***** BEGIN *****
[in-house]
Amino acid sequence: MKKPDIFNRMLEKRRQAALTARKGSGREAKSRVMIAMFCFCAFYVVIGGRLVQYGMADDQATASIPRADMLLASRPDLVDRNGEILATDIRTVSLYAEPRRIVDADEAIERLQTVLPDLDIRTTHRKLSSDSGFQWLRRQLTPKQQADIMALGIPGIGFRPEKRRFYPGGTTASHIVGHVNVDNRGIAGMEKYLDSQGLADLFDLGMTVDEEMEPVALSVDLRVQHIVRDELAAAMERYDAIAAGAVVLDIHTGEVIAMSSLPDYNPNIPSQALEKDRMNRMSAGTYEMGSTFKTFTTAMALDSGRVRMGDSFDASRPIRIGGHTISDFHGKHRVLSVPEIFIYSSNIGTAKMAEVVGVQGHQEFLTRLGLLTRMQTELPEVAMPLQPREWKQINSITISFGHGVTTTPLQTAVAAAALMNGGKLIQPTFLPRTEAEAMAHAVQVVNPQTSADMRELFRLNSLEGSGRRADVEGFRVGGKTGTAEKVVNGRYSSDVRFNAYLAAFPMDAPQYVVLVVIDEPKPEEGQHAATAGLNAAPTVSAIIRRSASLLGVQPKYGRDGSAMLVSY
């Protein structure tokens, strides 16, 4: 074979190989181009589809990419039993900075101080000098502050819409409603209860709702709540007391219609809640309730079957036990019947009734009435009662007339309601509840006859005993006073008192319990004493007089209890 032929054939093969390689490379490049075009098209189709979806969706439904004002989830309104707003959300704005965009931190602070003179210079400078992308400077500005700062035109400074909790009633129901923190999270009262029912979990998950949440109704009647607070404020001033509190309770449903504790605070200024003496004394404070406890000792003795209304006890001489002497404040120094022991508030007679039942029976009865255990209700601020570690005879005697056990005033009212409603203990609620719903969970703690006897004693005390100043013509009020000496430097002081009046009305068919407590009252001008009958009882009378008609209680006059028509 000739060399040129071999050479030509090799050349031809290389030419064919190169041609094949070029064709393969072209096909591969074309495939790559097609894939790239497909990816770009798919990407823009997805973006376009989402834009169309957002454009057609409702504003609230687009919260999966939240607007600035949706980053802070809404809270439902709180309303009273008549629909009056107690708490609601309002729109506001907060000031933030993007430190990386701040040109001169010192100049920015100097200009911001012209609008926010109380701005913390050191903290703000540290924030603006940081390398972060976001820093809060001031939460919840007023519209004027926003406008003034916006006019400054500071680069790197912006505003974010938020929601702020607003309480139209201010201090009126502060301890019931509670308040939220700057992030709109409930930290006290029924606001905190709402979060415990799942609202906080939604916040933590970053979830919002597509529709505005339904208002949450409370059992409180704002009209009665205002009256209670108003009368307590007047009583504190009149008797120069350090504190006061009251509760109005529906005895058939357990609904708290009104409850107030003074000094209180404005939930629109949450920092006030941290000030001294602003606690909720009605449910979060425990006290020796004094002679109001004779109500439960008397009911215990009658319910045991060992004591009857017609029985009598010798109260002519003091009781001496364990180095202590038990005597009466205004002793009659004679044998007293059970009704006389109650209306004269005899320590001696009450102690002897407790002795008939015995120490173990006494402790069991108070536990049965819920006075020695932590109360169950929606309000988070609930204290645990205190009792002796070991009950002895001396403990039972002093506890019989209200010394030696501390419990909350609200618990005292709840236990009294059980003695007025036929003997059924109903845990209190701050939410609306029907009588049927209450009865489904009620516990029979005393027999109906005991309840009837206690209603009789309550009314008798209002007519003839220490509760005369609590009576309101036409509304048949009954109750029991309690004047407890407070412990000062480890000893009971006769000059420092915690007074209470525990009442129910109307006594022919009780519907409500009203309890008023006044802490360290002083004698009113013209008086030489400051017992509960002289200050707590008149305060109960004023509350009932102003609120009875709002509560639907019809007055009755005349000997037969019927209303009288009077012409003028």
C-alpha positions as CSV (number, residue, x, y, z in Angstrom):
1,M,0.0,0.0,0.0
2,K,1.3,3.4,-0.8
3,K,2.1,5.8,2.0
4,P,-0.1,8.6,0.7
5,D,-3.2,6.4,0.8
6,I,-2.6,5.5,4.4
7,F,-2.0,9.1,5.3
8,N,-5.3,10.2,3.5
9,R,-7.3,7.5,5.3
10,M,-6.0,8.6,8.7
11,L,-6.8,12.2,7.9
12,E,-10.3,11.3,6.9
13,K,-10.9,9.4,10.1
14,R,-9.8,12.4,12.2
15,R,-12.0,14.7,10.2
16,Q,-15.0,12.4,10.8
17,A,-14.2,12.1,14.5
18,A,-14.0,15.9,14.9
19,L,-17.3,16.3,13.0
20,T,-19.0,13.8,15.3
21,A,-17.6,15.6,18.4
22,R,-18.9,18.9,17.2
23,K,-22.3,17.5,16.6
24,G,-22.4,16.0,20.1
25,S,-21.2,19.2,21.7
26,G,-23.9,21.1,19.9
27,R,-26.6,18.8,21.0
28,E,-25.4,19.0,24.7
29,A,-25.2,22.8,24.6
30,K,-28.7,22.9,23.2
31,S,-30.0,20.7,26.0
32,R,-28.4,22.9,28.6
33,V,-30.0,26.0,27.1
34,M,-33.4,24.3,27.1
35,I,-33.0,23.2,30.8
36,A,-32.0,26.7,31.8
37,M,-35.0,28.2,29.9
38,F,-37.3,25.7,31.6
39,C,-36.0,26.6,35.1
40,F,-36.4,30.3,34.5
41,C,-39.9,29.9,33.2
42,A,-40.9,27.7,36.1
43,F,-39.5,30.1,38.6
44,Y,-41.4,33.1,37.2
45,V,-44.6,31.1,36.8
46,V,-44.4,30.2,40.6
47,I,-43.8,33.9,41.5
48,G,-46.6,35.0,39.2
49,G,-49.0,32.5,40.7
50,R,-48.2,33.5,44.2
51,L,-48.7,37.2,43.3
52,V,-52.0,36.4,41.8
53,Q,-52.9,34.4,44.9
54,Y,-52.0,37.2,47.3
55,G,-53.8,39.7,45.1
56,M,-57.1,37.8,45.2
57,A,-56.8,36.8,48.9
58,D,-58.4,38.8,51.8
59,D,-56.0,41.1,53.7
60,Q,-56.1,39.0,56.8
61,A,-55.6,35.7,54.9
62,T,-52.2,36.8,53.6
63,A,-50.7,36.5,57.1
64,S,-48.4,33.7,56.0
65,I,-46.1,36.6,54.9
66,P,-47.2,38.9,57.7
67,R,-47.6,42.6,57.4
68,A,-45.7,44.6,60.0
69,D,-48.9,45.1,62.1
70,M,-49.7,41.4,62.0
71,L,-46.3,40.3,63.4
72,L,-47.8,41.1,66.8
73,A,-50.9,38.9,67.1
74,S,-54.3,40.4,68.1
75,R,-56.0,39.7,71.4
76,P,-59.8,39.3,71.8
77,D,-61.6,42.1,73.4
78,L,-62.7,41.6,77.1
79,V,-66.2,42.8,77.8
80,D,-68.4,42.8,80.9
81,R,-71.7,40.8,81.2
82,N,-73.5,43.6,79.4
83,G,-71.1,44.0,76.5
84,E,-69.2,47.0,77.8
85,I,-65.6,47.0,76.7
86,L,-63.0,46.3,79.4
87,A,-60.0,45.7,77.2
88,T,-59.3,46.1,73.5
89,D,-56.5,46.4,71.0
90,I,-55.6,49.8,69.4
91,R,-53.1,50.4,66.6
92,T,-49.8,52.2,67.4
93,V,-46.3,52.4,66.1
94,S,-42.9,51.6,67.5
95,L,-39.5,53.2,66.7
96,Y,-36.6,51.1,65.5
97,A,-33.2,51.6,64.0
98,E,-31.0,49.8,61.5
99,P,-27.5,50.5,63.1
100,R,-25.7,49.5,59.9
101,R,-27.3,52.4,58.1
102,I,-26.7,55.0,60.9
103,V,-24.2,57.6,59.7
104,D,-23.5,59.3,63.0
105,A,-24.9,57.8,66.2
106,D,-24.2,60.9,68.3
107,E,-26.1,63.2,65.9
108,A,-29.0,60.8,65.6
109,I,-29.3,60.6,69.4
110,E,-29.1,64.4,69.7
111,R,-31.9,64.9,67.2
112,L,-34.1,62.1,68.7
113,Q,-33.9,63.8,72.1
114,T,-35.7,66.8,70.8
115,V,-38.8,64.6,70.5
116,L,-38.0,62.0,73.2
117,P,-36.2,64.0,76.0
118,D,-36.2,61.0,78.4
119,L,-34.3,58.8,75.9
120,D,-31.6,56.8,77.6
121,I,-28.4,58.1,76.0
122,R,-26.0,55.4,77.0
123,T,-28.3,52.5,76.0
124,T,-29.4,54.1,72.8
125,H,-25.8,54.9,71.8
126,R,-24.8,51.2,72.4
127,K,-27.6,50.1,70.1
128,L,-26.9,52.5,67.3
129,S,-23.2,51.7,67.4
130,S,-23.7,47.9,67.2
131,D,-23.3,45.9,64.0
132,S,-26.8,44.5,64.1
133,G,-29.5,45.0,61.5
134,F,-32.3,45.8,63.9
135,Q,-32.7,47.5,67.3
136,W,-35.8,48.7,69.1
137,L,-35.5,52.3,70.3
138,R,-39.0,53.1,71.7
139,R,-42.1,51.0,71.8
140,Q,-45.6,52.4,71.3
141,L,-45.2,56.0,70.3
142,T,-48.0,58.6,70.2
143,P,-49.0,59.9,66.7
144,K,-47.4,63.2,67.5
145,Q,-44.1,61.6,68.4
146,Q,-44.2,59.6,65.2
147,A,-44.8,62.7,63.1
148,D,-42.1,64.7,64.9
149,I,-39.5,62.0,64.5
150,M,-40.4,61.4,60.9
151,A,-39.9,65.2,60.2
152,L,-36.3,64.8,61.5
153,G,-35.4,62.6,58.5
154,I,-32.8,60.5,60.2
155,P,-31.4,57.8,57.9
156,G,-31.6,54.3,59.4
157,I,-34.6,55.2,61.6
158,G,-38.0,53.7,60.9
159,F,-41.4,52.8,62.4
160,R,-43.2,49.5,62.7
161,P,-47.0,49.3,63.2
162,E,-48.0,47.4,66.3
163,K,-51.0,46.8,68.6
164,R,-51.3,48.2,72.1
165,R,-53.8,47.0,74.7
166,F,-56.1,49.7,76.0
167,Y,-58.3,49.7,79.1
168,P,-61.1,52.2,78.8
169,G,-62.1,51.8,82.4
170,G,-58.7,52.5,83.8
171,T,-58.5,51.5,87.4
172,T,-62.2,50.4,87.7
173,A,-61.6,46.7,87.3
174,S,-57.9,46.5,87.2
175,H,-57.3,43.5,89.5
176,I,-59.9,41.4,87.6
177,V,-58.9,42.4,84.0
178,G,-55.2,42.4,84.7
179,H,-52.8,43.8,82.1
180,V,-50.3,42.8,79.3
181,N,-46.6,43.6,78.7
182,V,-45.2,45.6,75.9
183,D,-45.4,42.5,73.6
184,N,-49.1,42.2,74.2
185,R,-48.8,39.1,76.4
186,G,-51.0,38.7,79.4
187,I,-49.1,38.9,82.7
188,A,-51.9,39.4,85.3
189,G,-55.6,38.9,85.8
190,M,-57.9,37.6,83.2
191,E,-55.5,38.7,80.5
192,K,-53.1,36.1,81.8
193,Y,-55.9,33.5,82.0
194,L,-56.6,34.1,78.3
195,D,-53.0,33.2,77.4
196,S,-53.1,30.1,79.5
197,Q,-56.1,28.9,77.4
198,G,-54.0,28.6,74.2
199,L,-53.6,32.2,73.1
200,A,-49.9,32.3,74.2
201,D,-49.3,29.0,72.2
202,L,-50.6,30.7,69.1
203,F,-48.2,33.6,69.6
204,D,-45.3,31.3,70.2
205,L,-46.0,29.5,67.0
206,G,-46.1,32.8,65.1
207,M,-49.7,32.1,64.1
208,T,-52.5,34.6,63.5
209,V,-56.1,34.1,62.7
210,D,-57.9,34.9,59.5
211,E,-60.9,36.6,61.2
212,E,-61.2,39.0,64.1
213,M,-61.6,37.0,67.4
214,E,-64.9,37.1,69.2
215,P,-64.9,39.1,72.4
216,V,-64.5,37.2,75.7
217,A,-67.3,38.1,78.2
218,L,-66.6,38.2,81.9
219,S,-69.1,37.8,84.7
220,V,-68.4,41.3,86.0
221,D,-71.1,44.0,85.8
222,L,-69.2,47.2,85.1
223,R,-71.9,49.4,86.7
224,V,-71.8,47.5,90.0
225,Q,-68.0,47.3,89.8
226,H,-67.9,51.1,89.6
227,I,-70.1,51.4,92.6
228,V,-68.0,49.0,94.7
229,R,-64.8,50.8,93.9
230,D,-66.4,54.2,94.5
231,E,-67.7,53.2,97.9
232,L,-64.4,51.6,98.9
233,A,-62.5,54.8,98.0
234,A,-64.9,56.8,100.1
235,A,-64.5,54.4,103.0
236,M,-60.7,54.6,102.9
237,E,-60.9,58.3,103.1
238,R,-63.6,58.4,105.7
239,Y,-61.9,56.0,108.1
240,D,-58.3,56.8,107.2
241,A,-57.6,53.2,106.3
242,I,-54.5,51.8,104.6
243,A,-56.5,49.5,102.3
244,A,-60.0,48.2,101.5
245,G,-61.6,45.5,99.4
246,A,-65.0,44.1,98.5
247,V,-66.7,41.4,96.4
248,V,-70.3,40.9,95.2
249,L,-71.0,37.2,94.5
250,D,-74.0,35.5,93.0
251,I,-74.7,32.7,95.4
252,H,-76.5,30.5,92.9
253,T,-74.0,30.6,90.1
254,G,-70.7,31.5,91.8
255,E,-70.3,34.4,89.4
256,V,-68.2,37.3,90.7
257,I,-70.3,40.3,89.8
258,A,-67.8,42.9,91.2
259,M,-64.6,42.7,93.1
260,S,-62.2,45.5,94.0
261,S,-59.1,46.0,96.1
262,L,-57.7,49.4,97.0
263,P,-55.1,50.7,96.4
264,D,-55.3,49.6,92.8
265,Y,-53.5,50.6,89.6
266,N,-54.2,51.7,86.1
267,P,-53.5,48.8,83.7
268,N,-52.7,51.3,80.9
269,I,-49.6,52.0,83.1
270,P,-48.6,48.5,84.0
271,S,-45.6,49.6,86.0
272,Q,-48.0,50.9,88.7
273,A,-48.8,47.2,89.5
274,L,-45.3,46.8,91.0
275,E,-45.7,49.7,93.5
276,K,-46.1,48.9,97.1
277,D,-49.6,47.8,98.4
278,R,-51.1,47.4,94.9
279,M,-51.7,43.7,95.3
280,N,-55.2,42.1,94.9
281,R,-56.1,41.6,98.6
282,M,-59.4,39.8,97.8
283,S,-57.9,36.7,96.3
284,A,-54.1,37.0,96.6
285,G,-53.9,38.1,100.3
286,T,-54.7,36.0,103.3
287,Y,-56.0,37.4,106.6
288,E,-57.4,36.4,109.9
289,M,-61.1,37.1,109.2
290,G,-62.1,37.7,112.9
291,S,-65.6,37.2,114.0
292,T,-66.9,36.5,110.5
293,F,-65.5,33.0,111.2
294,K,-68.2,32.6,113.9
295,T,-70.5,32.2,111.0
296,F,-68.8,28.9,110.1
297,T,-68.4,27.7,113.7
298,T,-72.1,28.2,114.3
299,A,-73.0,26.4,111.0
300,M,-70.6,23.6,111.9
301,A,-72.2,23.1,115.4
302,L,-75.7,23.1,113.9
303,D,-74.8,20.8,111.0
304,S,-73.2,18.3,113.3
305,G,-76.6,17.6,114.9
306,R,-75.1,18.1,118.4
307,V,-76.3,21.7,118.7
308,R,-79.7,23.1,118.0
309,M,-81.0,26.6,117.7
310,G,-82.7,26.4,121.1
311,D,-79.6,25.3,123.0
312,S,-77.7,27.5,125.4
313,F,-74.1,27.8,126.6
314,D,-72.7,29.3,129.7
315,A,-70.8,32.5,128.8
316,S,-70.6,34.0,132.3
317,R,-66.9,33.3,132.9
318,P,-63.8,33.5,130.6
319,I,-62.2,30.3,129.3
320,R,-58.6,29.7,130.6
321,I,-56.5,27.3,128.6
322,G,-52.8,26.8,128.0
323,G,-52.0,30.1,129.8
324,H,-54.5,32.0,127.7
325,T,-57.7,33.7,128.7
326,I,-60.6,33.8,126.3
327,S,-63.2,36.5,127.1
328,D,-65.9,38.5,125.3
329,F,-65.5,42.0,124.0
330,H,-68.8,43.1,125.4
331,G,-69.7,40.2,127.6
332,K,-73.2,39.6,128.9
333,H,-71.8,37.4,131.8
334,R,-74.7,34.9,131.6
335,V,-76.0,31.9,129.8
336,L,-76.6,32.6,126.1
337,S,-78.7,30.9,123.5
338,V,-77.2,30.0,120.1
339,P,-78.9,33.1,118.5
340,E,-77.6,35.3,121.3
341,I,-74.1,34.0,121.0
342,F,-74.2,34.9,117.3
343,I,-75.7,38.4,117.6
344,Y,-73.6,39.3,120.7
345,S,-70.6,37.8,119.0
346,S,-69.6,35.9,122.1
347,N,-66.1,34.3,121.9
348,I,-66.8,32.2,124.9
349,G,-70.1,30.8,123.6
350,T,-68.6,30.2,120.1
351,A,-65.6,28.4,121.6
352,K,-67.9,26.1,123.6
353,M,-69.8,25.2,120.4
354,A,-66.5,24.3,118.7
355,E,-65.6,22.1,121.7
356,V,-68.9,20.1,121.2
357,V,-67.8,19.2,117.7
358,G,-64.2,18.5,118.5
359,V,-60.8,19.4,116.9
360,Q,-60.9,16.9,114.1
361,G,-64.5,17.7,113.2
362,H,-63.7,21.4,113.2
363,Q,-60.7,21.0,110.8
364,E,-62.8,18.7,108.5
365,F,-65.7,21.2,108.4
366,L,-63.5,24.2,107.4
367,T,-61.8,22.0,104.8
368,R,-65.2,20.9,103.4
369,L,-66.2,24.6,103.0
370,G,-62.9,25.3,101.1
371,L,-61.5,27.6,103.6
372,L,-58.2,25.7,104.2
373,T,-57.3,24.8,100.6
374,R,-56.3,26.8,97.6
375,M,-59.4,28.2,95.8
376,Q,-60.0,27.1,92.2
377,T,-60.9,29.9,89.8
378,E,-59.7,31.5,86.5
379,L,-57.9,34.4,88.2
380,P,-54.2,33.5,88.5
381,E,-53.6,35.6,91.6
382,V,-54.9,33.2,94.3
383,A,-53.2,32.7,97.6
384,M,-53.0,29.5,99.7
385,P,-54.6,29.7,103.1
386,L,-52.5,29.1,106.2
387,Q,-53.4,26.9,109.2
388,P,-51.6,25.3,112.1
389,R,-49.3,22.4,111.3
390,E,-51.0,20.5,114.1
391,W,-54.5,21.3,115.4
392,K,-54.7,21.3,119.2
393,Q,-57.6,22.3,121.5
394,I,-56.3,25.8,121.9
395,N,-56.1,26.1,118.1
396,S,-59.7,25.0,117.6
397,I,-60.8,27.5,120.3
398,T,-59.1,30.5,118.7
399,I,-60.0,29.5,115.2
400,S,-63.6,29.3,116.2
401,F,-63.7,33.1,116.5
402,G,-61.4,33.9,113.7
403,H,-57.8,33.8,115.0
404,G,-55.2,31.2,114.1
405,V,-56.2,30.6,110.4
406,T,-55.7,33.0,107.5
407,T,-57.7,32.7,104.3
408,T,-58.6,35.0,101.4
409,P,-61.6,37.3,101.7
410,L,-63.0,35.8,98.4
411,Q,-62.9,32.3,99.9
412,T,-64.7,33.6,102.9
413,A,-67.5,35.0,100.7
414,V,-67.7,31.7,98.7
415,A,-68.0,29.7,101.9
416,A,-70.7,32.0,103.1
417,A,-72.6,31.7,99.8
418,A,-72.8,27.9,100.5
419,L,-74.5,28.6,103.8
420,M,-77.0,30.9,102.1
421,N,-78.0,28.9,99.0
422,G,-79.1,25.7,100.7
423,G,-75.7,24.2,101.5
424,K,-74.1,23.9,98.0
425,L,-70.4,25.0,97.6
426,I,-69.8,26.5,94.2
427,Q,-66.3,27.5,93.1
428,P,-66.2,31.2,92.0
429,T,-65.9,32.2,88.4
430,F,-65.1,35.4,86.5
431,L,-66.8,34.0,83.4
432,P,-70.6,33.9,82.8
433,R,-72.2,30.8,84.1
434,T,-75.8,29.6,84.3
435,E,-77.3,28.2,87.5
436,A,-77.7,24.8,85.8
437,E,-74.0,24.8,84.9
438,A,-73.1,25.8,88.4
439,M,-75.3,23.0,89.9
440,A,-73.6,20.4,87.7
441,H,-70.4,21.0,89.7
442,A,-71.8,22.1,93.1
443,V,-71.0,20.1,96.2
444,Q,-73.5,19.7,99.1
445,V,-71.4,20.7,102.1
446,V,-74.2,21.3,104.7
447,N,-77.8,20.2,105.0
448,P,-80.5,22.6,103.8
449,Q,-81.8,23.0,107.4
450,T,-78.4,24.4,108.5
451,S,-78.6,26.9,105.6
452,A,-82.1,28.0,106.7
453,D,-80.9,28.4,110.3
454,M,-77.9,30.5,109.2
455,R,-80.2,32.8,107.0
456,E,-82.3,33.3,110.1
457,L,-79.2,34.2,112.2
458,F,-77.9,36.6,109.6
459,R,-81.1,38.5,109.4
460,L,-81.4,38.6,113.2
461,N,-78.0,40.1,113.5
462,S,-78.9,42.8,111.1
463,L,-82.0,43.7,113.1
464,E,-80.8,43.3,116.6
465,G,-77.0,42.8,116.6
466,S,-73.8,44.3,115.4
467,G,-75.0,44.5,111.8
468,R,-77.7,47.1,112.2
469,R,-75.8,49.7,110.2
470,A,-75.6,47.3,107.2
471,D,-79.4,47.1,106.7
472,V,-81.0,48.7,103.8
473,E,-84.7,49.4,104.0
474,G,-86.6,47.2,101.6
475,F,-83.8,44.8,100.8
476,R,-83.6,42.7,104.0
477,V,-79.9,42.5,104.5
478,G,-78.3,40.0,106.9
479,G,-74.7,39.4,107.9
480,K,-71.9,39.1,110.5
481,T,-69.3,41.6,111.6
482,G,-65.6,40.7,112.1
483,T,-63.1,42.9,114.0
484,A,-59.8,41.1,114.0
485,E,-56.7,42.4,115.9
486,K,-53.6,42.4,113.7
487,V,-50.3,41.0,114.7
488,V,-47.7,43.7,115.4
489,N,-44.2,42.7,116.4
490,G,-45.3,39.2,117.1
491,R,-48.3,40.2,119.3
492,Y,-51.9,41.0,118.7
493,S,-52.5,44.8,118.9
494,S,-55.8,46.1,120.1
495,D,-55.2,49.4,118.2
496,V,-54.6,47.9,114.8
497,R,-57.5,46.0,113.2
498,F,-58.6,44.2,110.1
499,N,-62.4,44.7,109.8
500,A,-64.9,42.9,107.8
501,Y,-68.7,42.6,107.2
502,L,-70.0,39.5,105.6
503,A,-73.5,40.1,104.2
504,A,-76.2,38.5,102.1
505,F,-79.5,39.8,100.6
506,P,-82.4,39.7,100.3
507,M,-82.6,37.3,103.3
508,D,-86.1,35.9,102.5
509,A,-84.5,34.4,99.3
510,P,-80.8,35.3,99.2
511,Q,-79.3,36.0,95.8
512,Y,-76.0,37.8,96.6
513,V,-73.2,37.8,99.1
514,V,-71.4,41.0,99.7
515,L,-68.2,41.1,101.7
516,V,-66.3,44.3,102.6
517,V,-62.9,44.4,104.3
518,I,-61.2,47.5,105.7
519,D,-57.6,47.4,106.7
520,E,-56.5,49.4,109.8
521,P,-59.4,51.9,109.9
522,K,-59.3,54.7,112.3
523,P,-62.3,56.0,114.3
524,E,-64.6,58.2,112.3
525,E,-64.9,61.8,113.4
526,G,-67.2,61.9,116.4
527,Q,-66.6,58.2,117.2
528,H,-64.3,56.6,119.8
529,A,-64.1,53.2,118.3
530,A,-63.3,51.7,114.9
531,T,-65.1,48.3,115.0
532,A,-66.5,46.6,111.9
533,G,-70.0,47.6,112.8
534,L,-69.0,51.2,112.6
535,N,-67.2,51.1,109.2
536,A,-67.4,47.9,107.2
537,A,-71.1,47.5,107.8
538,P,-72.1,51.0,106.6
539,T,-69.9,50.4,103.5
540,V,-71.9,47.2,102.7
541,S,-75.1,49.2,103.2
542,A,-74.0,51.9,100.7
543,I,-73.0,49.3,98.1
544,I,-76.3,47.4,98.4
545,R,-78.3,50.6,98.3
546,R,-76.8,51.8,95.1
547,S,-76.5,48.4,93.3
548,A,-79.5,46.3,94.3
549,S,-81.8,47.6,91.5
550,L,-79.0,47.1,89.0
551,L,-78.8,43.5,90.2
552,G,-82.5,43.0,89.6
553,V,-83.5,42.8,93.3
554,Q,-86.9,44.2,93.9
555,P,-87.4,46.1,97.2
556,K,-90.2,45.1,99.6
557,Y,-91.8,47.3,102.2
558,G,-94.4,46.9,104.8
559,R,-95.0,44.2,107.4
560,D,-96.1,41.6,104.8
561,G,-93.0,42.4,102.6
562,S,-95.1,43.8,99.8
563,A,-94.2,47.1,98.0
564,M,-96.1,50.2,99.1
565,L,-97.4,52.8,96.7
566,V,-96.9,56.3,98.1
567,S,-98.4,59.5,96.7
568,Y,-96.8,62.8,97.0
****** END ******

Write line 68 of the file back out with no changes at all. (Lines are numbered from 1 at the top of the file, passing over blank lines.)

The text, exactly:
64,S,-48.4,33.7,56.0